He came out to his mom first, after an emotional conversation while out at lunch in Blakeney in South Charlotte. He told his dad next, then his closest friends.

“Everyone was just very surprised because — we can get into stereotypes about the gay world and gay community — but I guess I don’t necessarily check off a lot of those boxes. I had dated girls during high school, and in college I actually had a girlfriend I dated for about two years,” he said.

Courtesy of Matt Pacifici

“For me, sexuality is relatively fluid and I don’t think your sexuality negates or takes away anything from a relationship you had in the past. There’s so much to a relationship — the way you guys are, the way you met, how it ends. I don’t look back on that now as a ‘fake’ relationship.”

A few months after coming out to his friends and family, he met his boyfriend, Dirk.

Coming out privately was hard enough, but through his career, Pacifici has established a large social media following and he knew coming out publicly would reach a lot of people, especially other athletes.

It wasn’t just living openly that was important to Pacifici; being visible for other gay and questioning athletes and showing the normal, everyday side of gay relationships was hugely important to him.

“A lot of people will come out and have like a rainbow flag draped over their shoulders or something that,” he said. “But for me, my biggest thing is just how much I want to help normalize gay relationships.”

On January 20 of this year, Pacifici and his boyfriend, Dirk, put up photos on Instagram at the same time. Pacifici’s, a faded photo of the two holding hands and smiling sweetly with the caption “What do you mean ‘I didn’t tell you’?” and Dirk’s a photo of the two in New York with the caption “They say it’s great city to be single in… I guess I wouldn’t know.”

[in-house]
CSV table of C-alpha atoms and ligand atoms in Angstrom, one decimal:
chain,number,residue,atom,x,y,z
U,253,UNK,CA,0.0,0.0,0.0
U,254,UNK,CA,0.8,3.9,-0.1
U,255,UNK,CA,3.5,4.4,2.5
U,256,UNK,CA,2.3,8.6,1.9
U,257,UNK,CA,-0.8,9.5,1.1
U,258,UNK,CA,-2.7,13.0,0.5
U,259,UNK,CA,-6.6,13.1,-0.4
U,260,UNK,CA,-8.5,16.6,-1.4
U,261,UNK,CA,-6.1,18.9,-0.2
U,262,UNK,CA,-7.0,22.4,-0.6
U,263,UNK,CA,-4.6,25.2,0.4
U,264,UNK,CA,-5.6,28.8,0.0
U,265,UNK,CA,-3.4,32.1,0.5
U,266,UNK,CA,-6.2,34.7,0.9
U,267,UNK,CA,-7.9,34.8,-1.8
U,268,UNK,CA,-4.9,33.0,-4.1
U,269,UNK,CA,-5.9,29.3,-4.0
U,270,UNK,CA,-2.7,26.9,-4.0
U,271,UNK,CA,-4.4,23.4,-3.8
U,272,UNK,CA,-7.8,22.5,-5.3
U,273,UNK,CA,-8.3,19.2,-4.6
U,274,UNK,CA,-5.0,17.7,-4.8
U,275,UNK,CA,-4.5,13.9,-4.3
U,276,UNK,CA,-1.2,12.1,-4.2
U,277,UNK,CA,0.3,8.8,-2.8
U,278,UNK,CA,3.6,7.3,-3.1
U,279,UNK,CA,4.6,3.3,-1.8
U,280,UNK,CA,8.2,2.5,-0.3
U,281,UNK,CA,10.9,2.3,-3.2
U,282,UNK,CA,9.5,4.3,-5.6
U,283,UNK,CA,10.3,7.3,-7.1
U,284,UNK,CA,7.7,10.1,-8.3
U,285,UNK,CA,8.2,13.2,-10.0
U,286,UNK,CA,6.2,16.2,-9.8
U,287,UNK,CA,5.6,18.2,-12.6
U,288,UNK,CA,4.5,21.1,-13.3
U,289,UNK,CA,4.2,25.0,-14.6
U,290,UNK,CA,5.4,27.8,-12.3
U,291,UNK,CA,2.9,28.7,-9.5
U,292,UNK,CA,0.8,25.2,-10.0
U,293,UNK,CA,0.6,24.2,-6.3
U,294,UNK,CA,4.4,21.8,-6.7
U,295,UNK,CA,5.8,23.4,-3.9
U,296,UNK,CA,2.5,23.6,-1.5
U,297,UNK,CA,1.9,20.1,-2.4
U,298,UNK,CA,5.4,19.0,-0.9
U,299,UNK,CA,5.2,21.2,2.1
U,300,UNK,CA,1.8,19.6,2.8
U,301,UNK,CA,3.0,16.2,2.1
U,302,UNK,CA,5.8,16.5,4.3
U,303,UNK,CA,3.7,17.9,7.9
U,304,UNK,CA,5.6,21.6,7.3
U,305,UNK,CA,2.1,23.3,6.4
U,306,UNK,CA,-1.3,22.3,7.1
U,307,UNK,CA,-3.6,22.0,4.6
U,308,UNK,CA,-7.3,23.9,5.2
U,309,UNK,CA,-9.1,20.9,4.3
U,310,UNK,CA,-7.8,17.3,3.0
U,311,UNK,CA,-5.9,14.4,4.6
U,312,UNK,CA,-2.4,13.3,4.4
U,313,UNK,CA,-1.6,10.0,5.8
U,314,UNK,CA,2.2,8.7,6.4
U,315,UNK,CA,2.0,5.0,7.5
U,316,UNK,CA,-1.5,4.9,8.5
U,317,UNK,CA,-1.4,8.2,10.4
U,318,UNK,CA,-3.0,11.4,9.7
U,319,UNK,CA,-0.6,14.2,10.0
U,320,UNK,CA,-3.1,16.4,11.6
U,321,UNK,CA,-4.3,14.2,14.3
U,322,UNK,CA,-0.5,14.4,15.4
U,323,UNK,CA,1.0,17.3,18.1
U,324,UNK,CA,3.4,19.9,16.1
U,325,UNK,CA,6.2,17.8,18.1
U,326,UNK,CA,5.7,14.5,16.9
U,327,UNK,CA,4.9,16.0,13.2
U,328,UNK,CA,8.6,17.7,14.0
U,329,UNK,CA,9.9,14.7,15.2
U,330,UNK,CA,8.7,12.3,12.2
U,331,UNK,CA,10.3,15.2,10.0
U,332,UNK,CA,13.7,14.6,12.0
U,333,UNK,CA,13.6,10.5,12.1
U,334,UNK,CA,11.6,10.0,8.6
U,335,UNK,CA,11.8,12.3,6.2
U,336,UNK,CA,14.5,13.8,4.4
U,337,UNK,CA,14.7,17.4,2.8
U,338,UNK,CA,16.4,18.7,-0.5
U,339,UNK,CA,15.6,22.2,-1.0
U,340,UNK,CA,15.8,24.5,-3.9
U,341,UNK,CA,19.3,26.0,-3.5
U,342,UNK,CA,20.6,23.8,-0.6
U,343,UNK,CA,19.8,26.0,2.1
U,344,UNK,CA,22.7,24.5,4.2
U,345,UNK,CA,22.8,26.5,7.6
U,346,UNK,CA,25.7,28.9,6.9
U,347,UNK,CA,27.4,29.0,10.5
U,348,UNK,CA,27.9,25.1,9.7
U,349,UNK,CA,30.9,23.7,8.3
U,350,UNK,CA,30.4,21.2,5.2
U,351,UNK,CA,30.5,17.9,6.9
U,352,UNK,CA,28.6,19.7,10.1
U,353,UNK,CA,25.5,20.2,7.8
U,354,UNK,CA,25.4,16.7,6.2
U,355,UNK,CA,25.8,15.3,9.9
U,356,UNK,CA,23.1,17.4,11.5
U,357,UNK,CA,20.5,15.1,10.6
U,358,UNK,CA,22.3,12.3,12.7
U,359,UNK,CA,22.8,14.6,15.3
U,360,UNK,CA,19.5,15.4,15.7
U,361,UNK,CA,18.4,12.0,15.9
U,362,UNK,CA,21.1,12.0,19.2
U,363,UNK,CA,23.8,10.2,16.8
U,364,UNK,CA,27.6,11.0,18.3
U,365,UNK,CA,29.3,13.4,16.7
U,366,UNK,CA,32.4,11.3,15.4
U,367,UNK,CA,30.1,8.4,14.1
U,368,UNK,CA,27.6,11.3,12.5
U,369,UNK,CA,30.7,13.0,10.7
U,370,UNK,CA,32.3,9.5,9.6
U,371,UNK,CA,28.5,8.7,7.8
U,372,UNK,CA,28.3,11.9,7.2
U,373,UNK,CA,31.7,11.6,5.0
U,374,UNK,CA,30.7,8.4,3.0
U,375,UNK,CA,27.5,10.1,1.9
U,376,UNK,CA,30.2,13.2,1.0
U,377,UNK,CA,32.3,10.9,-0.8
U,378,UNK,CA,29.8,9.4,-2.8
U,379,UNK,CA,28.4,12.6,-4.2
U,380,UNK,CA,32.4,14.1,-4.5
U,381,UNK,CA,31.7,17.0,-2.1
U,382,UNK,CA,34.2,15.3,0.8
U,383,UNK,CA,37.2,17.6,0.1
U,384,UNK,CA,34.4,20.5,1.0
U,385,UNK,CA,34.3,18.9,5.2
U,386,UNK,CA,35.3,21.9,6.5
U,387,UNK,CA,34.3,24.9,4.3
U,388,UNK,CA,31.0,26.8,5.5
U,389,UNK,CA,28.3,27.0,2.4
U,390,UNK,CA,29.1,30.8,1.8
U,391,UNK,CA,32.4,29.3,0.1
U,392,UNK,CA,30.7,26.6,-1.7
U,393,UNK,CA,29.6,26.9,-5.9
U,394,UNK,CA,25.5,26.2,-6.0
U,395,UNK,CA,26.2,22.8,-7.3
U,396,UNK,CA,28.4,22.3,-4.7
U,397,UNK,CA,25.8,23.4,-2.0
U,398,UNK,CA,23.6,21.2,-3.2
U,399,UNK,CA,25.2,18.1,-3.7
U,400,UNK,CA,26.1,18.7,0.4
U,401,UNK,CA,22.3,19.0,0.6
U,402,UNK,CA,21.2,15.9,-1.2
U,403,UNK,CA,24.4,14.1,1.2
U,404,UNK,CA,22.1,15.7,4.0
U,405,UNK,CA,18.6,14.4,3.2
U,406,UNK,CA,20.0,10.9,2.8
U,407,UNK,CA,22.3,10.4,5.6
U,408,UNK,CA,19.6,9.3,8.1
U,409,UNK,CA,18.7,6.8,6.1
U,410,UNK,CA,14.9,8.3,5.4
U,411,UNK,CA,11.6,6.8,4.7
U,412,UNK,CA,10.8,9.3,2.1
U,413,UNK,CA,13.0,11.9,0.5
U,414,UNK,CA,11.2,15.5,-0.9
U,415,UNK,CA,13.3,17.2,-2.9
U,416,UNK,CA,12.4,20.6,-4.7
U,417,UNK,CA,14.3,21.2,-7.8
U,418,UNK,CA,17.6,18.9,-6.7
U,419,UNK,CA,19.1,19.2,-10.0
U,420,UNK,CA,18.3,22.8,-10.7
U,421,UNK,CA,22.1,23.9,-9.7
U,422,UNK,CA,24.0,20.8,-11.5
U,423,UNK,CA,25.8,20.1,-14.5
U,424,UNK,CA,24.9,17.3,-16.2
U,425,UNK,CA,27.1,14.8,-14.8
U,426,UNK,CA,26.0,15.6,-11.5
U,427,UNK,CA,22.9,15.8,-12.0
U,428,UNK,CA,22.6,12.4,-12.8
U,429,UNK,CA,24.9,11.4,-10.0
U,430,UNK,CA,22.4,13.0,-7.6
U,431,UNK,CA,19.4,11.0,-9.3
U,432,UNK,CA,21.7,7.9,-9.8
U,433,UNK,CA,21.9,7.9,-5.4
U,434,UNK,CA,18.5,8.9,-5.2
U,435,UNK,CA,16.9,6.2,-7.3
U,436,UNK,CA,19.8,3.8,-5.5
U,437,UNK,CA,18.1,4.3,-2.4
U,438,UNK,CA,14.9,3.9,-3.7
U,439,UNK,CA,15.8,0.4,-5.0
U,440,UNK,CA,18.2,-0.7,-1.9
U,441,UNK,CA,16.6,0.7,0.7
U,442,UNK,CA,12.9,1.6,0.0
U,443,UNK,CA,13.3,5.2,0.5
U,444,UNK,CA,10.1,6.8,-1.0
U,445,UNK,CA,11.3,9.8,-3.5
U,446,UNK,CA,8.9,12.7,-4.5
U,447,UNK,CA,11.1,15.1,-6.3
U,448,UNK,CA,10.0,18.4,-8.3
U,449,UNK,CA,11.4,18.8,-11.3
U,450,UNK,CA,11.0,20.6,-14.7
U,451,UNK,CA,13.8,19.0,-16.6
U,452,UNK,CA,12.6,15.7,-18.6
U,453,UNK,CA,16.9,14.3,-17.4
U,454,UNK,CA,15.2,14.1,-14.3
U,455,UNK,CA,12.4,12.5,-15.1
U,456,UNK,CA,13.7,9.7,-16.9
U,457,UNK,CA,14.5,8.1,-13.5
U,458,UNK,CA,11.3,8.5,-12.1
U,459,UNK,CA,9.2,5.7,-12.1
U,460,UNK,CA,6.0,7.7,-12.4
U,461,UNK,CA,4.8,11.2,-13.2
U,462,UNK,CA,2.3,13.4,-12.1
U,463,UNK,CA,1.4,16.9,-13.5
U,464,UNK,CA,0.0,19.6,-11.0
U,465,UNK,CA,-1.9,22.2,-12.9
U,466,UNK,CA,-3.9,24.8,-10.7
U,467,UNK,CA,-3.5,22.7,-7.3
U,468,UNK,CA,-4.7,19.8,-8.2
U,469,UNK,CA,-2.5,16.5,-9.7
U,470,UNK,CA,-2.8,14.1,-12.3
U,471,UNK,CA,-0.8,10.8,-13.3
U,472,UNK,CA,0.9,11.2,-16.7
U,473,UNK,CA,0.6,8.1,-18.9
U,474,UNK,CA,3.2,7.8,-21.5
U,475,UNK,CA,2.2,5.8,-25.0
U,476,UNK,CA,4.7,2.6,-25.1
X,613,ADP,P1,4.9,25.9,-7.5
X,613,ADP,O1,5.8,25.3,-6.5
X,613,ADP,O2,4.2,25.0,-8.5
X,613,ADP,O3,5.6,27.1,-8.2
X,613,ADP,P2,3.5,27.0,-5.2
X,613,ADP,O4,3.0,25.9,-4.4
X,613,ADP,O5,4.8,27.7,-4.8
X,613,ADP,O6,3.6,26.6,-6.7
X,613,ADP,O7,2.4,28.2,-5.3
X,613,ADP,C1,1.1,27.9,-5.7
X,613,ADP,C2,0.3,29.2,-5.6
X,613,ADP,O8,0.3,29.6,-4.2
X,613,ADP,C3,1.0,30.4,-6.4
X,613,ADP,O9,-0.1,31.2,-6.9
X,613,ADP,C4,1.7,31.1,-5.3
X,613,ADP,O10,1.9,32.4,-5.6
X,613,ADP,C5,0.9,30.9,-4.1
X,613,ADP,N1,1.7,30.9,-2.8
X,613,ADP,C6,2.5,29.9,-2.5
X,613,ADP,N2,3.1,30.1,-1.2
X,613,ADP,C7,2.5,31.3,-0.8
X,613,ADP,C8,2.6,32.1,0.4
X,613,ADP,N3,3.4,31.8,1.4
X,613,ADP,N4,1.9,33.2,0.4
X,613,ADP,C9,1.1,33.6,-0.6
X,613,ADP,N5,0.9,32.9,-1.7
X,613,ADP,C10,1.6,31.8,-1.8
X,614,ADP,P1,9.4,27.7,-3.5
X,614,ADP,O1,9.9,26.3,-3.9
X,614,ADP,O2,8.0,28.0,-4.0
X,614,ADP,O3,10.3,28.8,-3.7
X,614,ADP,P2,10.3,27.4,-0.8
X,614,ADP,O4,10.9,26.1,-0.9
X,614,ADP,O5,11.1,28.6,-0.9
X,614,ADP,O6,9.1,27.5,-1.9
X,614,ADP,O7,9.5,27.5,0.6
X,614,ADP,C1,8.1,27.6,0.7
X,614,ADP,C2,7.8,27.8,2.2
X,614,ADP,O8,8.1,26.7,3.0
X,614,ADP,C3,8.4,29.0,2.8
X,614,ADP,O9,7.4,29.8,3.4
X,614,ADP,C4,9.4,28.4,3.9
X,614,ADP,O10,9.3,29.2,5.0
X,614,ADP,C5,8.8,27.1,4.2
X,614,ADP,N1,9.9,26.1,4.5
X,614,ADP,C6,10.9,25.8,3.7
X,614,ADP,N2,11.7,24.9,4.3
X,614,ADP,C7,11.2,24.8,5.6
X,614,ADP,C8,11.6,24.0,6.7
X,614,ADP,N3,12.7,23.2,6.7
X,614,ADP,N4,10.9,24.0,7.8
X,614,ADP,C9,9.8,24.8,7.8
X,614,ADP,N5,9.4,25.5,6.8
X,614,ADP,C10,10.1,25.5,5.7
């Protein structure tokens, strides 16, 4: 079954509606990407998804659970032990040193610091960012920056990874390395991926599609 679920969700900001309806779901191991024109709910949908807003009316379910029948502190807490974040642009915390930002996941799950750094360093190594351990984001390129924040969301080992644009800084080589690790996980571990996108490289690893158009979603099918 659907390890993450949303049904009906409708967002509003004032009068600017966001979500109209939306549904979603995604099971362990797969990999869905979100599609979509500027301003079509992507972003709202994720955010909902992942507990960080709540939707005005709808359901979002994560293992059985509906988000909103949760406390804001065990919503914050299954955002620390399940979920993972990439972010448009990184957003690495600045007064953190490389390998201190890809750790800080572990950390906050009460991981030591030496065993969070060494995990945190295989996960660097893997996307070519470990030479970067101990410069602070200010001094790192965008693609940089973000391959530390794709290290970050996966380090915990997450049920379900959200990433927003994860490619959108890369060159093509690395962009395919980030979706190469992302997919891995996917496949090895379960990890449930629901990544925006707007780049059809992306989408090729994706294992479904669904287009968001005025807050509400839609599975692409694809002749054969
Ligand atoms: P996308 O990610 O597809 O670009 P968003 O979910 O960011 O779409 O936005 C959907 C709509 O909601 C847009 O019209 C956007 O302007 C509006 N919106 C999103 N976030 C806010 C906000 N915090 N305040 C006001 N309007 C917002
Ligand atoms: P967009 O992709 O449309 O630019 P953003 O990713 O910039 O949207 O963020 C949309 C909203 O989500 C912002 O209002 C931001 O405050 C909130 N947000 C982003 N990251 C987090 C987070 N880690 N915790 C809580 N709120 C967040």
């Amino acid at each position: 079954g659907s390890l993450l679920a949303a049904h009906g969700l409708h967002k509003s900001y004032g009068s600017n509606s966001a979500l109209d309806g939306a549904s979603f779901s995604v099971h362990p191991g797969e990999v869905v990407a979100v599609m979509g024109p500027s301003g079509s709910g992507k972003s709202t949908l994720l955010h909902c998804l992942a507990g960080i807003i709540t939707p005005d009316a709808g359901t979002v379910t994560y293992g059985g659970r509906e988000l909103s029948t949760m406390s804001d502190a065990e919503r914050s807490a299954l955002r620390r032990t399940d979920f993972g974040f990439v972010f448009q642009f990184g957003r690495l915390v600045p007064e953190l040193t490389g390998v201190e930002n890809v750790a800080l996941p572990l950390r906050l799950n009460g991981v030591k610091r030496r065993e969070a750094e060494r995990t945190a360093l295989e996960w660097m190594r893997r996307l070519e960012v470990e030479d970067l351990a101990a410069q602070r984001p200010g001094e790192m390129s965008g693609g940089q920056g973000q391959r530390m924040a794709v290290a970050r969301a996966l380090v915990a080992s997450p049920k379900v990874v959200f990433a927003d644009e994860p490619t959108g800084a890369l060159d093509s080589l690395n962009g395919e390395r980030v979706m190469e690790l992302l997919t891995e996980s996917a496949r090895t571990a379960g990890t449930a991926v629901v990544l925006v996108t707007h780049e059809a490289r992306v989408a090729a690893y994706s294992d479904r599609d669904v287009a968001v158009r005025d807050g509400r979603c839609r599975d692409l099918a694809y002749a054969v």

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What do you mean “I didn’t tell you?”

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“We both took the more subtle approach of, instead of ‘Hey look at me, I’m coming out,’ it’s ‘I’m in this relationship with another guy and it’s pretty normal.’ ”

“After we posted the photos, we turned our phones off, had a few drinks, and went to Central Park and got dinner. We didn’t know what type of reaction we’d get, so we said ‘F it’ and hung out with each other and made the day about us.”

The reaction they did get has been overwhelmingly positive — and farther-reaching than either expected.

After coming out on Instagram, he had people from all over the world, including close friends, message him to share similar stories about their relationships.

“It’s given a lot of validation to what we did,” he said. Pacifici now works closely with Outsports and AthleteAlly, two organizations dedicated to erasing homophobia in athletic communities.

“The culture is changing and there’s a lot more visibility for gay relationships than there used to be, but a lot of people seem to be of the mindset that if you’re an athlete you’re straight, which is just silly,” he said.

“My teammates, my friends, they didn’t respect me because I was straight. They respected me because I’m a good player and a good friend.”

The culture shift is happening even back at home in Charlotte. After Pacifici came out, he spoke with his former coach at Charlotte Catholic, Oscar Del Pino who wanted get his take on the culture of the high school teams he played on and helped coach after college.

“Matt’s situation got me thinking about all of my players, all my time spent coaching what had to be thousands of kids,” said Oscar Del Pino, the head men’s soccer coach at Charlotte Catholic. “The single biggest takeaway for me is that there are kids right now who are struggling [with coming out] as LGBT in their teens — already a really hard period for anyone. And athletics really helps these kids navigate the waters of that formative time. That’s gotta be very hard for kids who don’t have role models to look up to.”

“Young men and women can look up to Matt and know that he didn’t let being ‘different’ be a reason he couldn’t succeed,” Del Pino said.